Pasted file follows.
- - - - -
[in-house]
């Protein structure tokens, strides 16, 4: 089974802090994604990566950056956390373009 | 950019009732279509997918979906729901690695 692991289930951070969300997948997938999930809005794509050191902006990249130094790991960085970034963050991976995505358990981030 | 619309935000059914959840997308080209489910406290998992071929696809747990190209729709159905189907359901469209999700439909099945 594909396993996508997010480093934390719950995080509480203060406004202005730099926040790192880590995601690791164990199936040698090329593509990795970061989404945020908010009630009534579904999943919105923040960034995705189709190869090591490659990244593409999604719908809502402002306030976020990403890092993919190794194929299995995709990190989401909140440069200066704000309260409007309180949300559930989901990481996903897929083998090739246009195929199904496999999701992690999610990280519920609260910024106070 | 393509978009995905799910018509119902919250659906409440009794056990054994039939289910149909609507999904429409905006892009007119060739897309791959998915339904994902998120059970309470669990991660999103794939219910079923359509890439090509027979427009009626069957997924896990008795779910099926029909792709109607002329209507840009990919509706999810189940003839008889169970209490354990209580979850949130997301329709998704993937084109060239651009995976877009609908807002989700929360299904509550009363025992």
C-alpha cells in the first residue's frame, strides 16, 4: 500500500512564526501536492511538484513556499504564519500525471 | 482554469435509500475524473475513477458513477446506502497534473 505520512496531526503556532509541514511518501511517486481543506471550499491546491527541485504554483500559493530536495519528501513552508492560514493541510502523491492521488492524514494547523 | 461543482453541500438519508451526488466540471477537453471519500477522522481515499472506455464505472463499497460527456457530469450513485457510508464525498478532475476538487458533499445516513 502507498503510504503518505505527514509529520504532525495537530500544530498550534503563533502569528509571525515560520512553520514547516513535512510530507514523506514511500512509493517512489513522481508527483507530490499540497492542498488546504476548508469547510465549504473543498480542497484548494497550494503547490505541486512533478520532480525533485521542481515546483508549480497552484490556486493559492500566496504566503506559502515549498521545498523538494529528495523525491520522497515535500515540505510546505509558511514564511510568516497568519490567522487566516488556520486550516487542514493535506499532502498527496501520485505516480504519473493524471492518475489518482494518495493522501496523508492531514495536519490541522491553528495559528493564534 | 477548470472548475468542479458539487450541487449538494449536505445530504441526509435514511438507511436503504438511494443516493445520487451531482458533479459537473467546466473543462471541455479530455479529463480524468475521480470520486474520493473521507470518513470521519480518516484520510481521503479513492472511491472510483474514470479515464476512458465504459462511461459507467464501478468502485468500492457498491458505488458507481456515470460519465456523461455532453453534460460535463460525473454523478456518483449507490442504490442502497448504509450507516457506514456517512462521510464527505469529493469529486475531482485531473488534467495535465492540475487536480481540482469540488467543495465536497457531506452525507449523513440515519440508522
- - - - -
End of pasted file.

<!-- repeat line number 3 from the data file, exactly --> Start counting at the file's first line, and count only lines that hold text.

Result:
C-alpha cells in the first residue's frame, strides 16, 4: 500500500512564526501536492511538484513556499504564519500525471 | 482554469435509500475524473475513477458513477446506502497534473 505520512496531526503556532509541514511518501511517486481543506471550499491546491527541485504554483500559493530536495519528501513552508492560514493541510502523491492521488492524514494547523 | 461543482453541500438519508451526488466540471477537453471519500477522522481515499472506455464505472463499497460527456457530469450513485457510508464525498478532475476538487458533499445516513 502507498503510504503518505505527514509529520504532525495537530500544530498550534503563533502569528509571525515560520512553520514547516513535512510530507514523506514511500512509493517512489513522481508527483507530490499540497492542498488546504476548508469547510465549504473543498480542497484548494497550494503547490505541486512533478520532480525533485521542481515546483508549480497552484490556486493559492500566496504566503506559502515549498521545498523538494529528495523525491520522497515535500515540505510546505509558511514564511510568516497568519490567522487566516488556520486550516487542514493535506499532502498527496501520485505516480504519473493524471492518475489518482494518495493522501496523508492531514495536519490541522491553528495559528493564534 | 477548470472548475468542479458539487450541487449538494449536505445530504441526509435514511438507511436503504438511494443516493445520487451531482458533479459537473467546466473543462471541455479530455479529463480524468475521480470520486474520493473521507470518513470521519480518516484520510481521503479513492472511491472510483474514470479515464476512458465504459462511461459507467464501478468502485468500492457498491458505488458507481456515470460519465456523461455532453453534460460535463460525473454523478456518483449507490442504490442502497448504509450507516457506514456517512462521510464527505469529493469529486475531482485531473488534467495535465492540475487536480481540482469540488467543495465536497457531506452525507449523513440515519440508522